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TIMELINE

In April 1962 François Truffaut wrote a letter to Alfred Hitchcock:

“Dear Mr. Hitchcock,  

In the course of my discussions with foreign journalists, I have come to realize   that people’s conception of your work is often very superficial. Moreover, the kind of propaganda we were responsible for in ‘Cahiers du Cinéma’ (Notebooks on Cinema) was excellent as far as France was concerned, but inappropriate for America because it was too intellectual. Since I have become a director myself, my admiration for you has in no way diminished; on the contrary, it has grown stronger and changed. I have watched all your films five or six times, increasingly from the standpoint of the production process. There are many directors with a love for the cinema, but what you possess is a love of celluloid itself and it is that which I would like to talk to you about. I would like you to grant me a tape-recorded interview which would take about eight days to conduct and would add up to about thirty hours of recordings. The point of this would be to distil not a series of articles but an entire book, which would be published simultaneously in New York and Paris, then, probably later, more or less everywhere in the world.

In Los Angeles Alfred Hitchcock was directing his 48th film, ‘The Birds’. He wired Truffaut to say that the interview could go ahead, beginning on August 13th 1962, his birthday.

Hitchcock agreed to spend a week during the final edit of The Birds answering 500 questions spanning his entire career. Truffaut quizzed Hitchcock film by film, in much the same way as Oedipus consulted the Oracle of Delphi.

Four years later, around the end of 1966, the book LE CINEMA SELON ALFRED HITCHCOCK/CINEMA ACCORDING TO HITCHCOCK was finally ready. Truffaut had occasionally interviewed Hitchcock during those four years to ensure that his book would be up to date.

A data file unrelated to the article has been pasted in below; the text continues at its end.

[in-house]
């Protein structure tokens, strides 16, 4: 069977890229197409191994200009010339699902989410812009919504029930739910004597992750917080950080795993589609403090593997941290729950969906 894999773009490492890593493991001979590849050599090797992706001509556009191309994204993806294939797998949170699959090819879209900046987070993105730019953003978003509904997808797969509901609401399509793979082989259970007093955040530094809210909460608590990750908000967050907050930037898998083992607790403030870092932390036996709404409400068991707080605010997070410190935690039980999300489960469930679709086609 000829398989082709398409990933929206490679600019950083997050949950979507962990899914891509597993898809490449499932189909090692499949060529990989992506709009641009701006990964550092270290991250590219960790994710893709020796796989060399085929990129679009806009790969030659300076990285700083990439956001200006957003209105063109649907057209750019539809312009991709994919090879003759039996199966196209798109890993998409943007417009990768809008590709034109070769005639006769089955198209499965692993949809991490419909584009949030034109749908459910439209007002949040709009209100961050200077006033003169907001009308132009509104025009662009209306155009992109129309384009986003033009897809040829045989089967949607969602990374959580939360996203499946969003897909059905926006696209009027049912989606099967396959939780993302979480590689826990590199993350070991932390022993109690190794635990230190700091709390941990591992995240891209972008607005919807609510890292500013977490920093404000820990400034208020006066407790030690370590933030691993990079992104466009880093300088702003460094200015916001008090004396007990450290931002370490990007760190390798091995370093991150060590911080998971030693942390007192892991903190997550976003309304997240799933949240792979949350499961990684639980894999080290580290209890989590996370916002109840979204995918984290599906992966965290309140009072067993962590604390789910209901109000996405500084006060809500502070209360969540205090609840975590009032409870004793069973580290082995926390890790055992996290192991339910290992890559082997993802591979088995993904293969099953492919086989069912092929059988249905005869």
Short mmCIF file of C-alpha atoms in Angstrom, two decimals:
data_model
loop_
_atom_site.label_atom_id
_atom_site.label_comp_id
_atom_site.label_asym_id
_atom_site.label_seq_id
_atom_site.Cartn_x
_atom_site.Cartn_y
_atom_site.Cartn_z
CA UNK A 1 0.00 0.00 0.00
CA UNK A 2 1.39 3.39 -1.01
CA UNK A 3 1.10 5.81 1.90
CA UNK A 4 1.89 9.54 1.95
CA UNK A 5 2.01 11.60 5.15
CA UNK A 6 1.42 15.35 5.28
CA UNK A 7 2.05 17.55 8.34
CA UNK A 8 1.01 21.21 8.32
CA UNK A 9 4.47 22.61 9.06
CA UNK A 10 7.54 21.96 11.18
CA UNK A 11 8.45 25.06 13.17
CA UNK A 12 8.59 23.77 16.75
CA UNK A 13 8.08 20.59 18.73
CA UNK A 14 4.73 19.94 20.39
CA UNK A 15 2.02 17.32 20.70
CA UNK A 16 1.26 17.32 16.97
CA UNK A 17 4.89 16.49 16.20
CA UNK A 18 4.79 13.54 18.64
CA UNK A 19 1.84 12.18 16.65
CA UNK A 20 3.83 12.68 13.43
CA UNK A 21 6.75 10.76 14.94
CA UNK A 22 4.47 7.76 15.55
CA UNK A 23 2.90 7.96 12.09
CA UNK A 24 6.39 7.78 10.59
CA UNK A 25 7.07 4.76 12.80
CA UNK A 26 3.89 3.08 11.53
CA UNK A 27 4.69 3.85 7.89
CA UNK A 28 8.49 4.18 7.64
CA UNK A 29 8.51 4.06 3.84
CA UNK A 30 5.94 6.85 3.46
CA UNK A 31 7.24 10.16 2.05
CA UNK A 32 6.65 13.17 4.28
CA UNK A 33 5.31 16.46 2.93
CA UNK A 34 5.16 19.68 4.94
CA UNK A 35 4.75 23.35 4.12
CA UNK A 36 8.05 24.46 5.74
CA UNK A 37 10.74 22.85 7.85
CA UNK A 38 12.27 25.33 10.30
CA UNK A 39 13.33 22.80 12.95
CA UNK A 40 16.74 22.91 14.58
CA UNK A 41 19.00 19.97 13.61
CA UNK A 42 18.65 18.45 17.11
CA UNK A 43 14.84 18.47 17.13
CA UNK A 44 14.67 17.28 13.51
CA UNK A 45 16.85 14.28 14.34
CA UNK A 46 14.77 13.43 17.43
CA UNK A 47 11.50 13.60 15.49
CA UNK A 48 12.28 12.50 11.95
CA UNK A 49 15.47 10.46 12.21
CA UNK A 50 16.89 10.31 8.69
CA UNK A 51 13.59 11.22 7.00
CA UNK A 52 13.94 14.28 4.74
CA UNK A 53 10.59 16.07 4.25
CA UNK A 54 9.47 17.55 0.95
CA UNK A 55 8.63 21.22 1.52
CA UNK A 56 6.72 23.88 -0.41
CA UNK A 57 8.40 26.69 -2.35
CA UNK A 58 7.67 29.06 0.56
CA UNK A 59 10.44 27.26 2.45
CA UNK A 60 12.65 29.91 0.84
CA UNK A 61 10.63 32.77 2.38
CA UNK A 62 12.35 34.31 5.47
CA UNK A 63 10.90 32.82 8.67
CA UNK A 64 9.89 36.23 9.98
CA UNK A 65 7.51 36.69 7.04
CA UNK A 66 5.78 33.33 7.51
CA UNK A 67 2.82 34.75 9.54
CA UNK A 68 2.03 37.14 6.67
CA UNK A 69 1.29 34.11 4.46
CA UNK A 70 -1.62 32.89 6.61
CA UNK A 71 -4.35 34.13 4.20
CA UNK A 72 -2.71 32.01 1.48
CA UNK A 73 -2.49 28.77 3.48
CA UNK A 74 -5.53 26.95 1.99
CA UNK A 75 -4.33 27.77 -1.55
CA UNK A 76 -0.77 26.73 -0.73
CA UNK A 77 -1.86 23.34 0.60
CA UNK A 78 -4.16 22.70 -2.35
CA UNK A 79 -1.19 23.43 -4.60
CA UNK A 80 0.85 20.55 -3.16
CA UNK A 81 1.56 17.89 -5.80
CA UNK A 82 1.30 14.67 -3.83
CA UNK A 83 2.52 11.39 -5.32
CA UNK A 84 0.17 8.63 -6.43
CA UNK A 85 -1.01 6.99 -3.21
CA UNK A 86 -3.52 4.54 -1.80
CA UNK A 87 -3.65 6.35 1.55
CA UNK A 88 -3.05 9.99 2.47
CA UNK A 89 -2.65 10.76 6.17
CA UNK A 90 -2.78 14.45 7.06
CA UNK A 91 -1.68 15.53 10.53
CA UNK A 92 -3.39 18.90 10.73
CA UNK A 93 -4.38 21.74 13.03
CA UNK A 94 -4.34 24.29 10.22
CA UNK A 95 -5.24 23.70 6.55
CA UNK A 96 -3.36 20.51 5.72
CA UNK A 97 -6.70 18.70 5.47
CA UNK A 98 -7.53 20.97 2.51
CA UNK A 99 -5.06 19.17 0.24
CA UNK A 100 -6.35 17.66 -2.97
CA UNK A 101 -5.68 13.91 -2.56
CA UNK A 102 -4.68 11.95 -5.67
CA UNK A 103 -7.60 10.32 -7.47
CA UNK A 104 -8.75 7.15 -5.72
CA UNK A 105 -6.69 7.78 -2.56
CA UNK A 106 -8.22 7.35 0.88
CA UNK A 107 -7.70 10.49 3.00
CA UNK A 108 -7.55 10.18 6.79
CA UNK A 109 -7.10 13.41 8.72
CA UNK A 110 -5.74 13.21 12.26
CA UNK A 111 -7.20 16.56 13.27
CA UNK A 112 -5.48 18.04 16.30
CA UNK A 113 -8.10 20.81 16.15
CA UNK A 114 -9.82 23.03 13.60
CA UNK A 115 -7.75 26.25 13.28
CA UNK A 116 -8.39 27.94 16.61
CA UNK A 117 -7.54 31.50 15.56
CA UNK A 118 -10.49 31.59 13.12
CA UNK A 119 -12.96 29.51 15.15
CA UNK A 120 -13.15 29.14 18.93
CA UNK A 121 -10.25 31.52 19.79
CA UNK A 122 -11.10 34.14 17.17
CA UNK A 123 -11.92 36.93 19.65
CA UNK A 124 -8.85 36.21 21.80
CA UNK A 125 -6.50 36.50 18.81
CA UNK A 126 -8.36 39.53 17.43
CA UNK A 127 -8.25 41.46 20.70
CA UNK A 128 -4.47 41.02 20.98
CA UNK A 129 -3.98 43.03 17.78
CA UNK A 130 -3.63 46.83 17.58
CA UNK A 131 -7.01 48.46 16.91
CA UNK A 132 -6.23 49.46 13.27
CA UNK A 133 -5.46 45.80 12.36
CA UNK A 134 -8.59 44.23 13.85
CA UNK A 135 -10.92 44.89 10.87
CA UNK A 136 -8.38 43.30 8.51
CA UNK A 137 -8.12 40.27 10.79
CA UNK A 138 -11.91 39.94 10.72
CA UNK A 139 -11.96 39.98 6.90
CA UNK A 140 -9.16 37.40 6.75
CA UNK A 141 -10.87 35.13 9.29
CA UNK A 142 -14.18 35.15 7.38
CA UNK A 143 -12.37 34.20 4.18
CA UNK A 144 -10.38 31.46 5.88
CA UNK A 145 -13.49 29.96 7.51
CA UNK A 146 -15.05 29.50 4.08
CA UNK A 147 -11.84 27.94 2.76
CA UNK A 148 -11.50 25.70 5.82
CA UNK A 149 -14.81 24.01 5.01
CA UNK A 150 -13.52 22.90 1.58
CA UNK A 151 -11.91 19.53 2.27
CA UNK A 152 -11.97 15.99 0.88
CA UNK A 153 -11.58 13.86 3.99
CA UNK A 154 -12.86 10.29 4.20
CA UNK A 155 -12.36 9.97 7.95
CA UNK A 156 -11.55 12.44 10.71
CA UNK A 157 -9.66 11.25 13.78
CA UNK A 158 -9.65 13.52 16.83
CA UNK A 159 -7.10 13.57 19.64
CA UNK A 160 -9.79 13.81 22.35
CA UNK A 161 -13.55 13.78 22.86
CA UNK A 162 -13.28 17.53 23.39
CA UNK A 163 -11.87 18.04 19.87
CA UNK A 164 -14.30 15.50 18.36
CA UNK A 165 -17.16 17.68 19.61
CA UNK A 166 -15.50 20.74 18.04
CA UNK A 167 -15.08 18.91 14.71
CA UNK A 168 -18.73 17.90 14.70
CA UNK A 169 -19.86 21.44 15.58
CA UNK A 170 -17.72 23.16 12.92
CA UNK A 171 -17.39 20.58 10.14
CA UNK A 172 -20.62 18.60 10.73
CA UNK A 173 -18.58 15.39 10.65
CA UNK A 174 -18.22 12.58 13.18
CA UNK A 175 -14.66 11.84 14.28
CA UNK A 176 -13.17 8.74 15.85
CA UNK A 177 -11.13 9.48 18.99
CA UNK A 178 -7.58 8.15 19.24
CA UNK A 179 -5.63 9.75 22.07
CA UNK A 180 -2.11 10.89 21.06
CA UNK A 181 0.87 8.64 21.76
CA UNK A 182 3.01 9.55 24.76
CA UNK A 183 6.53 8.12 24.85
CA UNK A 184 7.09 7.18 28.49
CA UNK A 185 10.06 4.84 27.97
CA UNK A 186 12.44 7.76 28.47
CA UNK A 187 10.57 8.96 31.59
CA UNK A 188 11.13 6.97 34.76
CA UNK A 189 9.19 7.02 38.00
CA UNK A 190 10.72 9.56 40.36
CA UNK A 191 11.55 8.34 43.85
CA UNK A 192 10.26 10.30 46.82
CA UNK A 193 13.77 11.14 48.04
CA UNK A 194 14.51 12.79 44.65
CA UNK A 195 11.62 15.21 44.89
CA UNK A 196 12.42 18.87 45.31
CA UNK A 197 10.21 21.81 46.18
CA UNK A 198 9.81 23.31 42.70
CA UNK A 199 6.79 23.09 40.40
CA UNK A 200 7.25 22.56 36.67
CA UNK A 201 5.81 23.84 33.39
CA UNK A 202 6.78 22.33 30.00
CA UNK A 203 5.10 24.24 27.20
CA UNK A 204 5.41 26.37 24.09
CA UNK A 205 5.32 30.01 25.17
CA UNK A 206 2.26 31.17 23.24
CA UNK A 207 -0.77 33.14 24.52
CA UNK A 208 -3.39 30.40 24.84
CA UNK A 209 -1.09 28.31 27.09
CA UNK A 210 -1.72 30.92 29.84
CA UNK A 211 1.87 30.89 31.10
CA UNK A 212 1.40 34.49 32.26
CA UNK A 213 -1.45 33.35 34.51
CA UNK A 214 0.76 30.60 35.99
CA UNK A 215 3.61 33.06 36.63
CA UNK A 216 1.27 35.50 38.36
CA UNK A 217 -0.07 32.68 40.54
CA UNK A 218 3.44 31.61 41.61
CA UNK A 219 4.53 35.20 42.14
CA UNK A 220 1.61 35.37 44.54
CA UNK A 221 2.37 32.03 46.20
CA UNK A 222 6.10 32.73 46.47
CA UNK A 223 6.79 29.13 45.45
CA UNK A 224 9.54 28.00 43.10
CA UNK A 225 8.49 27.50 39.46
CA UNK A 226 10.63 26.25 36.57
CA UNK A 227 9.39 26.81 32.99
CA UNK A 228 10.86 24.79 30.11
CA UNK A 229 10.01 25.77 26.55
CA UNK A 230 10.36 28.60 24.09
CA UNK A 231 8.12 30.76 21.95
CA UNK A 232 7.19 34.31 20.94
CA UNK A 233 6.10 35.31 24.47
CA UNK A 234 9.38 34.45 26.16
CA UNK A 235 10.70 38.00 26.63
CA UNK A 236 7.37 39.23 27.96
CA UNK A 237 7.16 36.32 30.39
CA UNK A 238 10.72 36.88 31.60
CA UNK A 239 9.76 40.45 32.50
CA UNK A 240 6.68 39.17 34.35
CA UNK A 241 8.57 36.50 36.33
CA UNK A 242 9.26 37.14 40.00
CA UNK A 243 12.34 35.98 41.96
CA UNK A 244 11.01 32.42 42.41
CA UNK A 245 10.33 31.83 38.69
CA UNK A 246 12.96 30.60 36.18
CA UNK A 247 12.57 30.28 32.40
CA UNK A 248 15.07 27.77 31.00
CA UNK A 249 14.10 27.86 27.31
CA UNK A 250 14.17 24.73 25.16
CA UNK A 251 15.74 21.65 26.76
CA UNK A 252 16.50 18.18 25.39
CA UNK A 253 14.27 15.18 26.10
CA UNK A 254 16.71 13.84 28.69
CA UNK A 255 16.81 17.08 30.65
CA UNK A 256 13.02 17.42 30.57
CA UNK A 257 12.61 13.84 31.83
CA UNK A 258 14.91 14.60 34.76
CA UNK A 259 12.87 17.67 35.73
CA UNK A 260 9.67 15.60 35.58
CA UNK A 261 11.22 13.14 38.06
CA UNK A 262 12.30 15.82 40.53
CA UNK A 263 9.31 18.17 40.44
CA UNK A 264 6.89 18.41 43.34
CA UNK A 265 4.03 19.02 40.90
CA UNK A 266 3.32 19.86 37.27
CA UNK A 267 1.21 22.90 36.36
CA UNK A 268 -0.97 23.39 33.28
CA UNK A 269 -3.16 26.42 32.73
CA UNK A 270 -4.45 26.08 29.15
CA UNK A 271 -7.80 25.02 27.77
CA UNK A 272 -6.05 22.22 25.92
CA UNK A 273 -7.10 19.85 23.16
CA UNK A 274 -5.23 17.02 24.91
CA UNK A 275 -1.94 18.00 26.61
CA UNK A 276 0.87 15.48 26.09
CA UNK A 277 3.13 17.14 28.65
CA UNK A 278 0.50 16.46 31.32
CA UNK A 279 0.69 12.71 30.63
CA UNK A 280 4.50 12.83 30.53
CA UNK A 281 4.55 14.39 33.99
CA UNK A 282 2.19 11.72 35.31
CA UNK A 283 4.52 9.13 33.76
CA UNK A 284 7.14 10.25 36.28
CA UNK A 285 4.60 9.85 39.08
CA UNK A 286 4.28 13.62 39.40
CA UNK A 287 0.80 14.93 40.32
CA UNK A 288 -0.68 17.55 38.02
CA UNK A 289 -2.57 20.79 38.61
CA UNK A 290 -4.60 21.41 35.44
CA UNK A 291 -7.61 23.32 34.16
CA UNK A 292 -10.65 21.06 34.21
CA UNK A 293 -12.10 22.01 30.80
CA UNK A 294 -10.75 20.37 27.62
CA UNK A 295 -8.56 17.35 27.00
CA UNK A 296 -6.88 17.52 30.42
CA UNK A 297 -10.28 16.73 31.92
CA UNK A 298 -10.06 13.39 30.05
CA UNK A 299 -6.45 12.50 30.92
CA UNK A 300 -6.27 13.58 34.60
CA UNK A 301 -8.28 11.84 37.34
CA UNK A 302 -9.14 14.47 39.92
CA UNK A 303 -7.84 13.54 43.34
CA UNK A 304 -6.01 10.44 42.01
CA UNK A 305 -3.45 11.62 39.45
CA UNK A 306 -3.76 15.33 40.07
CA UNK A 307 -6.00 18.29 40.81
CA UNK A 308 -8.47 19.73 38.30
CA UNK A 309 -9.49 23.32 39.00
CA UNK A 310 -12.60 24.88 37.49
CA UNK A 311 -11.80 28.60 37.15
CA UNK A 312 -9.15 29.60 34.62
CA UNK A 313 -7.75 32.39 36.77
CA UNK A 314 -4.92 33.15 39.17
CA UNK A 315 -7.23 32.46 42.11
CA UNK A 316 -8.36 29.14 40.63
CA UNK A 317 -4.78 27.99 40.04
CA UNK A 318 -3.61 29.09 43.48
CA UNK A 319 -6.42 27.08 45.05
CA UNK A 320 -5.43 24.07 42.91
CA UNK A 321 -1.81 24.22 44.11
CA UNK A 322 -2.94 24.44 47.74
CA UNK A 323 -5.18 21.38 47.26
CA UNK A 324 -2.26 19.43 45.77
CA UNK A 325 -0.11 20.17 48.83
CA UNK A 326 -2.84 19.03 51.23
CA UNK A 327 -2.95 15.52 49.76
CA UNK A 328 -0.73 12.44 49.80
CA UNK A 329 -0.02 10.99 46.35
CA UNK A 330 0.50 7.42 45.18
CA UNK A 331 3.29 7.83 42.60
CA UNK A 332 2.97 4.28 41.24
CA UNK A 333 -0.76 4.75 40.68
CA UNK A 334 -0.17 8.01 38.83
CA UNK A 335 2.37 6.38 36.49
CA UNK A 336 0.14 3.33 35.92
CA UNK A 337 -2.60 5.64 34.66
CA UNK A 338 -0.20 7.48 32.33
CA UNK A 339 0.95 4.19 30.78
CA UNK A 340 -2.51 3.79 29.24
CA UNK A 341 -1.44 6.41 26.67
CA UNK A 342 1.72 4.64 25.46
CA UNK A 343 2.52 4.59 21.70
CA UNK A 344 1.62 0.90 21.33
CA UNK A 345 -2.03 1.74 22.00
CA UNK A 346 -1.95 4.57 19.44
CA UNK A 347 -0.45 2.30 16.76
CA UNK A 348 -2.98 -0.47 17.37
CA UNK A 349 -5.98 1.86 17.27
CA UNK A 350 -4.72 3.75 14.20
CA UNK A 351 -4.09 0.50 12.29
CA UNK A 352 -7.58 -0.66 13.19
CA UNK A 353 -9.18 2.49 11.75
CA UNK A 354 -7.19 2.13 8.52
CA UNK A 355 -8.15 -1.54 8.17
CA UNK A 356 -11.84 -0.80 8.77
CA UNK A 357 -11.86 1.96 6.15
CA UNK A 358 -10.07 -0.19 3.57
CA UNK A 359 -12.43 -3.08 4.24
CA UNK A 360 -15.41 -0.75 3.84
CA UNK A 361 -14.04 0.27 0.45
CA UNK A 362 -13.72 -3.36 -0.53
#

Partly as a result of the book, in 1968 American film critics began looking at Hitchcock’s work differently and taking it more seriously. 

In 1983, a year before his death, Truffaut introduced the final corrections and the definitive version appeared.  

Around the year 2000, for the first time the Belgian film director Guido Henderickx (Moeder, waarom leven wij?, Verbrande brug, Proefkonijnen, Koning van de wereld) told his friend, actor Damiaan De Schrijver, why he and many other film enthusiasts all over the world regarded the book as his film bible. The seed was sown.   

In the documentary Hitchcock/Truffaut which appeared in 2015, film directors underline the importance of the book and of Hitchcock’s work.  

In 2019 De Koning, De Schrijver and Haelvoet set about turning this iconic reference work into a stage play.

It all began with the broken ice. Truffaud was still a film critic when in the winter of 1955 Hitchcock granted him his first interview for ‘Cahiers du Cinema’. Just before that, Truffaut, nervous about meeting his idol, fell through the ice on a frozen pond. An unruffled Hitchcock suggested that they postpone the interview. Years later Hitchcock had this to say about it: “Every time I drink a whisky on the rocks, I think of you.”

 

Que Sera Sera
Que Sera Sera
Que Sera Sera
Que Sera Sera
Que Sera Sera
Que Sera Sera
Que Sera Sera
Que Sera Sera
Que Sera Sera

by Bert Haelvoet, Damiaan De Schrijver and Matthias de Koning
with Bert Haelvoet and Damiaan De Schrijver
text after François Truffaut’s ’Le Cinéma selon Alfred Hitchcock’
video Emma Hampsten
costumes Elisabeth Michiels
technique Tim Wouters
production tg STAN